You know you’ve been there…
The reunion/ wedding/ vacation/ blind date behind the local grocery store is coming up – and you aren’t too happy with your appearance. There’s a little jiggle over here and a dimple over there. In fact, the only exercising you’ve done in the last few years was to coast through the mall, looking to score another buy one, get one anything.
But hey…apparently there’s a home fitness program that promises you a bodylicious miracle for only $69.95 with free shipping –
… IF …
you. act. fast.
So, out comes the credit card with the 24.9% interest rate (hey, lookin’ good comes with a hefty price), and with the click of a button, your dreams of presenting your perfect self are just a few harsh gut busting work-outs away.
As long as you work hard and follow the program, all will turn out just fine and you’ll be thrilled with the results.
Time to Get Moving
So your new program arrives and you’re ready to get started. The exercise clothes are on, and your dumbbells are ready to be used. You can’t wait to see the new you in just a few short months!
You pop the DVD in the player, turn up the volume… and realize you can’t follow along with this program at all. These people are doing walking lunges – and you’ve hardly walked down the block in the last few months.
Barely five minutes into the workout and you are already out of strength and out of breath. You’re devastated, and you’ve lost hope.
The reason for this is because you tried to do too much too soon. You didn’t understand the concept of proper progression.
When it comes to exercise, safety is important.
If you happen to be a beginner, or have taken a hiatus from exercise, it’s wise to practice proper progression. What this means is you respect your current level of fitness; and in a safe and structured manner, increase the level of difficulty as you build your ability to do so.
For example, if you have never done a squat, you wouldn’t try to do a squat with weights. However, if you’re following along with a program and do not understand this, you may be putting yourself in a position to get hurt by doing too much too soon.
So instead, you would take the time to learn (or hire a qualified professional to teach you) how to do a squat at a beginner’s level to perfect your form. This may include the use of pretending to sit on a chair, or using a stability ball against the wall for additional support as you build enough lower body strength to allow for additional resistance (weights, etc), and intensity.
The point is, you learn how to properly do an exercise at your level of ability, master the form, and THEN make it harder rather than going from zero to sixty right off the bat.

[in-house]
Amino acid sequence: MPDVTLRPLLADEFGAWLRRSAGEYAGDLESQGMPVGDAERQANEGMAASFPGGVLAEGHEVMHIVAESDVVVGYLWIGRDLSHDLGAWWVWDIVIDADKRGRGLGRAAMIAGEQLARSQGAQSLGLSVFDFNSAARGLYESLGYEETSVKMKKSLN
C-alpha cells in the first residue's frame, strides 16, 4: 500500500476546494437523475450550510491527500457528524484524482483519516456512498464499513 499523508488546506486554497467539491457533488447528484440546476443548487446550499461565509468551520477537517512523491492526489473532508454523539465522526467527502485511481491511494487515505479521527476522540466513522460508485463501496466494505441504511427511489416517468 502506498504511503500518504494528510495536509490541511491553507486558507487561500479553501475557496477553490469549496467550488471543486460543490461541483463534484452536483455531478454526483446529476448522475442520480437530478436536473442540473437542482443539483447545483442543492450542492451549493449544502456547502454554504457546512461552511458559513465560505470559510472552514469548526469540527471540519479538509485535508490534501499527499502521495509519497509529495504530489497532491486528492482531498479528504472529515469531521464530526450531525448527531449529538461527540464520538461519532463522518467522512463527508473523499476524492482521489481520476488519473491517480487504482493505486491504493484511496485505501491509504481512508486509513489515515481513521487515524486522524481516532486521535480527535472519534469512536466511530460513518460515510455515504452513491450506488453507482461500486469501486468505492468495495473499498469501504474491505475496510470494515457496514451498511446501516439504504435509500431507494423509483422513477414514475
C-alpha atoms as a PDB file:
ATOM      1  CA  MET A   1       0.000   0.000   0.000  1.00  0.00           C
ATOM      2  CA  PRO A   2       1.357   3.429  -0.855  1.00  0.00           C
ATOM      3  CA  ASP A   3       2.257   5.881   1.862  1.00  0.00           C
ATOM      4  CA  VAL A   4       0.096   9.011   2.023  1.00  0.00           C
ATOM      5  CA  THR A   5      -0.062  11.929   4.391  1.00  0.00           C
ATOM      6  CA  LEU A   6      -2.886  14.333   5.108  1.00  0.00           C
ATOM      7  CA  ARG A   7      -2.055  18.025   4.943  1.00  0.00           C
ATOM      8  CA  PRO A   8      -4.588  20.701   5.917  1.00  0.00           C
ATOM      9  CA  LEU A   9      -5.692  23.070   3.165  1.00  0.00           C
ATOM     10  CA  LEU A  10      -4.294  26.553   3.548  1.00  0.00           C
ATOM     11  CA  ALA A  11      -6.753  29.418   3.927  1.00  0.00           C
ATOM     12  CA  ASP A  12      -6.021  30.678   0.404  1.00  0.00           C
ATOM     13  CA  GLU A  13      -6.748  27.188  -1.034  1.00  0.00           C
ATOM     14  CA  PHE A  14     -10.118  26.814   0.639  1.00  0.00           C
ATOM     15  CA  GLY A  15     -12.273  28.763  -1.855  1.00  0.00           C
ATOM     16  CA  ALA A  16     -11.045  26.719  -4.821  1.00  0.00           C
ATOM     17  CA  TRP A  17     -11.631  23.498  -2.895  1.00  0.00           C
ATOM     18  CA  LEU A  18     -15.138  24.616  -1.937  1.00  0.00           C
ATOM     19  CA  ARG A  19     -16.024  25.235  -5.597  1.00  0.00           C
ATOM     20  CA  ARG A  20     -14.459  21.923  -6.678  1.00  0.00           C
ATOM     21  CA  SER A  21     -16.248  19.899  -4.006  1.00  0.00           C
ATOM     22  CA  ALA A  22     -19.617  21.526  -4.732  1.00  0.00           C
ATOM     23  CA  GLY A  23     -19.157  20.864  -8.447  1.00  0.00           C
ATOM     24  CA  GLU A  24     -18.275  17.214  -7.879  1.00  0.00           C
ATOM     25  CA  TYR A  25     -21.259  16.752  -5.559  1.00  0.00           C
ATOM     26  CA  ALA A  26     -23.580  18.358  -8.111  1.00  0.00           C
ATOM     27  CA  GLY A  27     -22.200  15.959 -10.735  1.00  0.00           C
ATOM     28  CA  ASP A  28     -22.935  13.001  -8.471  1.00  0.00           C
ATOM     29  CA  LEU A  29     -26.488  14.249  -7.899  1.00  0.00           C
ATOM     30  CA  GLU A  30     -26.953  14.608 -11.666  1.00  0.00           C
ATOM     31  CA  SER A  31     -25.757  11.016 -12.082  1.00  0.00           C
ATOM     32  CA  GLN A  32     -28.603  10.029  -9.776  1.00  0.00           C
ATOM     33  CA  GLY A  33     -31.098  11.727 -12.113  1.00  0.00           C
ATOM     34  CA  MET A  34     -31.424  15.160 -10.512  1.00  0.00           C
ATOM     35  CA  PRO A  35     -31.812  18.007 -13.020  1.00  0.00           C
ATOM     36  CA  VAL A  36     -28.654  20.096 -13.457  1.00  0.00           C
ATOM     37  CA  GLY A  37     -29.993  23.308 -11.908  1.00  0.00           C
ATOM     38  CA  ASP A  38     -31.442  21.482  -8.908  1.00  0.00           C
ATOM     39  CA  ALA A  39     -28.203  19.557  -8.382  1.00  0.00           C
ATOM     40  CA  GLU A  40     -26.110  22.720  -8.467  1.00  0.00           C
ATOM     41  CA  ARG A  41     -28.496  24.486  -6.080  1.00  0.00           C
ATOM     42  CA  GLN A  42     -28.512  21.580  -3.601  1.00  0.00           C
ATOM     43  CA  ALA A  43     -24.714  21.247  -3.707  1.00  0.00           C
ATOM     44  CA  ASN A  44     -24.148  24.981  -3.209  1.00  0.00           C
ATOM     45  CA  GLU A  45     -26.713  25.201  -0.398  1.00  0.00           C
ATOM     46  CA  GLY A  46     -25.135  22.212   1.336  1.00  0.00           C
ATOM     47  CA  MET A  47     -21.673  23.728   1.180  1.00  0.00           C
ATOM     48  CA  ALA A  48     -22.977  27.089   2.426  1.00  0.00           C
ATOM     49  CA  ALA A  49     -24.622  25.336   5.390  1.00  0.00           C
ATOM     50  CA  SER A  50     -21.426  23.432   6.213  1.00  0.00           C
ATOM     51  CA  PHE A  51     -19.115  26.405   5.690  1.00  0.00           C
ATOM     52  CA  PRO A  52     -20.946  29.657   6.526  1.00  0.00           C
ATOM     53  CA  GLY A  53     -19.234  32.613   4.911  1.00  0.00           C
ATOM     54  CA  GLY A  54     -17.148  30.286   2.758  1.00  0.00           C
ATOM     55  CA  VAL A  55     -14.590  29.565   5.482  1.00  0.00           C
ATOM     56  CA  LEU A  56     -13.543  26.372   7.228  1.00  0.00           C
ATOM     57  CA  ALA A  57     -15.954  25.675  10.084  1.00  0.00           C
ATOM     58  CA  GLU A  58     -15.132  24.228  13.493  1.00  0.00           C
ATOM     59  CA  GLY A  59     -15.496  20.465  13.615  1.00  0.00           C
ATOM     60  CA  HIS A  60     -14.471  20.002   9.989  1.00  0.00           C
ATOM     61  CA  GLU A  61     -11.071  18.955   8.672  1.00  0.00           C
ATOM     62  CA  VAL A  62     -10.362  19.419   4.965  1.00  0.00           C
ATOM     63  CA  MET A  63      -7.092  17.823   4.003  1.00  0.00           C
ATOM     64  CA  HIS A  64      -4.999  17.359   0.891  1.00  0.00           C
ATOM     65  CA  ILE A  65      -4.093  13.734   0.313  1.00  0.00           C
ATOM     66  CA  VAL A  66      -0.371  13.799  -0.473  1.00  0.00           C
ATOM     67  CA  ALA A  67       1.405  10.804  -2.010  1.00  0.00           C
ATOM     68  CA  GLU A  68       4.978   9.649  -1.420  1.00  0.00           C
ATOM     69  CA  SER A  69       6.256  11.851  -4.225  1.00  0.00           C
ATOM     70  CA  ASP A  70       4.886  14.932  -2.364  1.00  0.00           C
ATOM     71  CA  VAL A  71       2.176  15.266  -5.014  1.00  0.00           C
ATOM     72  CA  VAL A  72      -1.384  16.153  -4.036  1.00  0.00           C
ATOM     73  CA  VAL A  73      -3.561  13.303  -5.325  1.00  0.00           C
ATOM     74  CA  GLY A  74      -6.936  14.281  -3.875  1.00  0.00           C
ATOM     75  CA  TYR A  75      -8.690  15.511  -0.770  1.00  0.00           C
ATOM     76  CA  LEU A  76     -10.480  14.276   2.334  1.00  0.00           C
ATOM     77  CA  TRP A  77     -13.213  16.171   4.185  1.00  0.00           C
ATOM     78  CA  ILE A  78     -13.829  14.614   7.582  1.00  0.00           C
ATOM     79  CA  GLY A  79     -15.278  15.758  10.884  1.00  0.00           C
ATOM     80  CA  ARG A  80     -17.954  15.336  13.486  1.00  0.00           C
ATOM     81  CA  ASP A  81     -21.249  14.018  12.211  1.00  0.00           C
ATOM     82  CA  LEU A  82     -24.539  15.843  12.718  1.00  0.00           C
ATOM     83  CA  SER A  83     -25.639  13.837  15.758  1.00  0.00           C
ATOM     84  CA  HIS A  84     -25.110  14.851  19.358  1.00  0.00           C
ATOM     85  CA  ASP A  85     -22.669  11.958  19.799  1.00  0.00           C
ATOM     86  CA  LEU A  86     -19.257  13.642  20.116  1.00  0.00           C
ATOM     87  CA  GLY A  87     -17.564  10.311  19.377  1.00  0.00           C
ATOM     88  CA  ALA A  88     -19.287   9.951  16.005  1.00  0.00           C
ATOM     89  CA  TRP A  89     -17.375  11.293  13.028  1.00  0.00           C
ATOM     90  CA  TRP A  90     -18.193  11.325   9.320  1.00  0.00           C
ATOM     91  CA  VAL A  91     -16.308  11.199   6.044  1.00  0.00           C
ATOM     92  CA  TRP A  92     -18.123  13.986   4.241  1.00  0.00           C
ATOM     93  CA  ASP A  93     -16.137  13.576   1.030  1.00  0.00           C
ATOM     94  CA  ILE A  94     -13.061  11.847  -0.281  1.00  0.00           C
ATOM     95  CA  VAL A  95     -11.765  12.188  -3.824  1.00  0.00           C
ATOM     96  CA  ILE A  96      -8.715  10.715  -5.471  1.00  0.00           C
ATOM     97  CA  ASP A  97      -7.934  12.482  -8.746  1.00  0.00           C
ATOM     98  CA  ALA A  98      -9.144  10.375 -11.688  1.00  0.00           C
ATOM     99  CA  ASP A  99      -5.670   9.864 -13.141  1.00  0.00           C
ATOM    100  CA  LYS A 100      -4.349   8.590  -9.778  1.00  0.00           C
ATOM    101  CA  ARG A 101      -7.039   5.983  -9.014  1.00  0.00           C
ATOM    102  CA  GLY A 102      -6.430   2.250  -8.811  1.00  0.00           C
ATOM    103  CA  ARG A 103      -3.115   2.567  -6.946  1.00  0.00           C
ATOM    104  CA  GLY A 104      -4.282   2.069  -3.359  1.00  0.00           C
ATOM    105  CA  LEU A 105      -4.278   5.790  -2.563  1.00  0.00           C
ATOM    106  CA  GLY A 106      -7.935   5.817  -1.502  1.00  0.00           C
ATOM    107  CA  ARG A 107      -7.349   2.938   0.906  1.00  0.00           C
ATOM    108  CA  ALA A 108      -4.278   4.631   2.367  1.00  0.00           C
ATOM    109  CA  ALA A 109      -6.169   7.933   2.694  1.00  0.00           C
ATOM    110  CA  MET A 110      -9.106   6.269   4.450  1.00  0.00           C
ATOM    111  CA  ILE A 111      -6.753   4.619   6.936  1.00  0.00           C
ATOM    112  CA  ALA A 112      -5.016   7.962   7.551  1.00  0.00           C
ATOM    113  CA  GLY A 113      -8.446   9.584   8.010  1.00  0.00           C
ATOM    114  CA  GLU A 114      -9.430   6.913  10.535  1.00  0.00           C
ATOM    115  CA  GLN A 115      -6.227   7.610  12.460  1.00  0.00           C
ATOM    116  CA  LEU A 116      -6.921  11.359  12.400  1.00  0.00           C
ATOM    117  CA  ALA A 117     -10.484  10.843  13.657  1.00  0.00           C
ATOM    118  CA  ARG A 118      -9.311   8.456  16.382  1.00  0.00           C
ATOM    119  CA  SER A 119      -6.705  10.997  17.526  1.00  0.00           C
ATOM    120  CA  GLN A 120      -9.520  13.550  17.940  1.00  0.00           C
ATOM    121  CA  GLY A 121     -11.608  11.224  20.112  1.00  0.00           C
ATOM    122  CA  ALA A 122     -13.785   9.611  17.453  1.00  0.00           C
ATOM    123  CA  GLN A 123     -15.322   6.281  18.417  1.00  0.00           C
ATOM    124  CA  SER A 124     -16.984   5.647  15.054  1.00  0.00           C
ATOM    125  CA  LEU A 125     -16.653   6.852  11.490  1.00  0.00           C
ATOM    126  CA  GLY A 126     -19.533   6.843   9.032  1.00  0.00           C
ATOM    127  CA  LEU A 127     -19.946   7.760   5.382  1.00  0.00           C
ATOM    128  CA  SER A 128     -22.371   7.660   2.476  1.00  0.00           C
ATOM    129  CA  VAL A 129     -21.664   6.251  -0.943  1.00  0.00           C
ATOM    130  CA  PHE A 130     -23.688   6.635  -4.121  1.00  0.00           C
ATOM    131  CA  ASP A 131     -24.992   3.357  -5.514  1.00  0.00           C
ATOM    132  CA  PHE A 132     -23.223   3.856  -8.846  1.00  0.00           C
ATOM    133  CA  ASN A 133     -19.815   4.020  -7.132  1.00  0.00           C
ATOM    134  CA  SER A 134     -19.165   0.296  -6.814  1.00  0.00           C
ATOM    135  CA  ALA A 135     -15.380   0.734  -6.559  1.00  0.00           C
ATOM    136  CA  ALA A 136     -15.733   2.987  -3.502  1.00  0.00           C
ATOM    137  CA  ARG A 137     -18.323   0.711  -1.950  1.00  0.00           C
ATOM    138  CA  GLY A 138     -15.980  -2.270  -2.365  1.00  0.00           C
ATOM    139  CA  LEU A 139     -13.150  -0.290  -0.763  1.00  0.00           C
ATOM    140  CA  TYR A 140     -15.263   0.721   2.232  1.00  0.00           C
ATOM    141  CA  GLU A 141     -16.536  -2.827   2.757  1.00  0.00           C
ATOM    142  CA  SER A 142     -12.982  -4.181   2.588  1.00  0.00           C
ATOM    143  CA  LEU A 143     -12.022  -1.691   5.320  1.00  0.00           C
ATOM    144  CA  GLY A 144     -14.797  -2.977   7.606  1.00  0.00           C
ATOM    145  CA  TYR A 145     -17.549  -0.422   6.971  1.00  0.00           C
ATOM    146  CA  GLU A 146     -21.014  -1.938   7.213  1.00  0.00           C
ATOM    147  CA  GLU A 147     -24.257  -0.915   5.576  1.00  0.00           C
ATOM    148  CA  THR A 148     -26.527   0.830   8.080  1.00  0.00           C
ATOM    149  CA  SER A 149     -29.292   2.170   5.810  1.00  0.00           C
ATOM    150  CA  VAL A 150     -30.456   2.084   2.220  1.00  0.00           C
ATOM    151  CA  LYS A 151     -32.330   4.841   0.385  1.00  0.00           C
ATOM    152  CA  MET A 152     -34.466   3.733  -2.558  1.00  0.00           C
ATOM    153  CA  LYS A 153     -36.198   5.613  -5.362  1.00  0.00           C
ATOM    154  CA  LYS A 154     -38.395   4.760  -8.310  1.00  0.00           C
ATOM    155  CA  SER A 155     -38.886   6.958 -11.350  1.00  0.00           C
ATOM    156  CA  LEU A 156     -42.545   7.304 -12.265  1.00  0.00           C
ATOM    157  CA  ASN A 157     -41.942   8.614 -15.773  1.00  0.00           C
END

Exercising at a level you aren’t ready for can lead to some unforgiving injuries, especially if you aren’t being properly monitored by a professional – an educated one at that. When you’re integrating an activity into your life designed to bring you joy and vitality, the last thing you want to do is wind up bedridden with a stress fracture because you tried to be a hero.
When we make decisions based on strong emotions (hating the way we look), we become impulsive. The desperation to ‘fix the problem’ becomes the dominant level of consciousness, and we look to relieve ourselves from the pain of being who we are as quickly as possible.
This is why when it comes to exercise, mindfulness is so important!
Being aware of how to choose an exercise program based on your current level of fitness is a huge benefit to your health and well-being. By taking the time to allow for proper progression of an exercise program, you not only limit your chances of injury, but the likelihood of giving up altogether due to the inability to keep up is also at a minimum.
So try this out…
Don’t wait until the last minute to ‘whip yourself into shape’ for any reason. Instead, begin a fitness program that you can realistically follow along with and progress safely and properly from there.
Exercise like a beginner if you ARE a beginner.
I promise – you’ll be happy in the long run!
I am Dana Gore, author of the book, “A Simple Guide to Exercise Safety (What You Don’t Know CAN Hurt You).” If you work out, or are thinking about adding fitness into your life, there are safety aspects to consider.
When it comes to exercise, awareness is our friend.
Visit my blog for more info at I Choose Awareness